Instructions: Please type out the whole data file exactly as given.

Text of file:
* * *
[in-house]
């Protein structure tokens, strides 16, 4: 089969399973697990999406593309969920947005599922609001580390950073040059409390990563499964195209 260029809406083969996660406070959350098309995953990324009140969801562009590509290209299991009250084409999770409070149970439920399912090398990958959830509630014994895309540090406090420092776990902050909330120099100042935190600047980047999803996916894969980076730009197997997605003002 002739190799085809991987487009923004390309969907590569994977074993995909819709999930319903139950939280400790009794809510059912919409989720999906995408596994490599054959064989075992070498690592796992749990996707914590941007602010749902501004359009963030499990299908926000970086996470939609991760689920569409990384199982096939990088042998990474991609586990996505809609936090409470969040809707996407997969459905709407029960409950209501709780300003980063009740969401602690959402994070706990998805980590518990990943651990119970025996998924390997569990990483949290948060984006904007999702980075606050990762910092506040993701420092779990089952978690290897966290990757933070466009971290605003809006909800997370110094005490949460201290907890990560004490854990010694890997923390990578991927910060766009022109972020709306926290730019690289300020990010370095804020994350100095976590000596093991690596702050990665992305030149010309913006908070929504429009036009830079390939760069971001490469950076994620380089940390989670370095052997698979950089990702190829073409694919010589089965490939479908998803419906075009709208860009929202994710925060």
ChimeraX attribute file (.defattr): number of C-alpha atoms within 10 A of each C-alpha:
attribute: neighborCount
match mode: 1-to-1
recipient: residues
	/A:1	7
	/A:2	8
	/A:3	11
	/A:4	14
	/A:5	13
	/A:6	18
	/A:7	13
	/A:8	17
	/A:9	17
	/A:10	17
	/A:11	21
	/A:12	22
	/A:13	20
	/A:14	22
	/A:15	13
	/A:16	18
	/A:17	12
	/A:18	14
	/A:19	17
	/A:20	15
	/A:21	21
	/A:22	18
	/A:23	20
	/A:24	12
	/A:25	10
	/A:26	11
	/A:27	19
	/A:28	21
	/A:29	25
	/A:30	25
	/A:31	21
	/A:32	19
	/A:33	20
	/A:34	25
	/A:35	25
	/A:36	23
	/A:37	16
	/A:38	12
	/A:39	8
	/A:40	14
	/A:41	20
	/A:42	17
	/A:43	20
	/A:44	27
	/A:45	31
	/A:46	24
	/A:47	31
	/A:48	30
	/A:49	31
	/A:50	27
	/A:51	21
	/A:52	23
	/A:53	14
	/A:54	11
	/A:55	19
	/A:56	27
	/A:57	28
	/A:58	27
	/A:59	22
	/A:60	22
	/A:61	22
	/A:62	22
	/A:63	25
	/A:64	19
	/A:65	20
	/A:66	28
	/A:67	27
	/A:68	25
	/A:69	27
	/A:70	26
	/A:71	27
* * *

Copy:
[in-house]
């Protein structure tokens, strides 16, 4: 089969399973697990999406593309969920947005599922609001580390950073040059409390990563499964195209 260029809406083969996660406070959350098309995953990324009140969801562009590509290209299991009250084409999770409070149970439920399912090398990958959830509630014994895309540090406090420092776990902050909330120099100042935190600047980047999803996916894969980076730009197997997605003002 002739190799085809991987487009923004390309969907590569994977074993995909819709999930319903139950939280400790009794809510059912919409989720999906995408596994490599054959064989075992070498690592796992749990996707914590941007602010749902501004359009963030499990299908926000970086996470939609991760689920569409990384199982096939990088042998990474991609586990996505809609936090409470969040809707996407997969459905709407029960409950209501709780300003980063009740969401602690959402994070706990998805980590518990990943651990119970025996998924390997569990990483949290948060984006904007999702980075606050990762910092506040993701420092779990089952978690290897966290990757933070466009971290605003809006909800997370110094005490949460201290907890990560004490854990010694890997923390990578991927910060766009022109972020709306926290730019690289300020990010370095804020994350100095976590000596093991690596702050990665992305030149010309913006908070929504429009036009830079390939760069971001490469950076994620380089940390989670370095052997698979950089990702190829073409694919010589089965490939479908998803419906075009709208860009929202994710925060």
ChimeraX attribute file (.defattr): number of C-alpha atoms within 10 A of each C-alpha:
attribute: neighborCount
match mode: 1-to-1
recipient: residues
	/A:1	7
	/A:2	8
	/A:3	11
	/A:4	14
	/A:5	13
	/A:6	18
	/A:7	13
	/A:8	17
	/A:9	17
	/A:10	17
	/A:11	21
	/A:12	22
	/A:13	20
	/A:14	22
	/A:15	13
	/A:16	18
	/A:17	12
	/A:18	14
	/A:19	17
	/A:20	15
	/A:21	21
	/A:22	18
	/A:23	20
	/A:24	12
	/A:25	10
	/A:26	11
	/A:27	19
	/A:28	21
	/A:29	25
	/A:30	25
	/A:31	21
	/A:32	19
	/A:33	20
	/A:34	25
	/A:35	25
	/A:36	23
	/A:37	16
	/A:38	12
	/A:39	8
	/A:40	14
	/A:41	20
	/A:42	17
	/A:43	20
	/A:44	27
	/A:45	31
	/A:46	24
	/A:47	31
	/A:48	30
	/A:49	31
	/A:50	27
	/A:51	21
	/A:52	23
	/A:53	14
	/A:54	11
	/A:55	19
	/A:56	27
	/A:57	28
	/A:58	27
	/A:59	22
	/A:60	22
	/A:61	22
	/A:62	22
	/A:63	25
	/A:64	19
	/A:65	20
	/A:66	28
	/A:67	27
	/A:68	25
	/A:69	27
	/A:70	26
	/A:71	27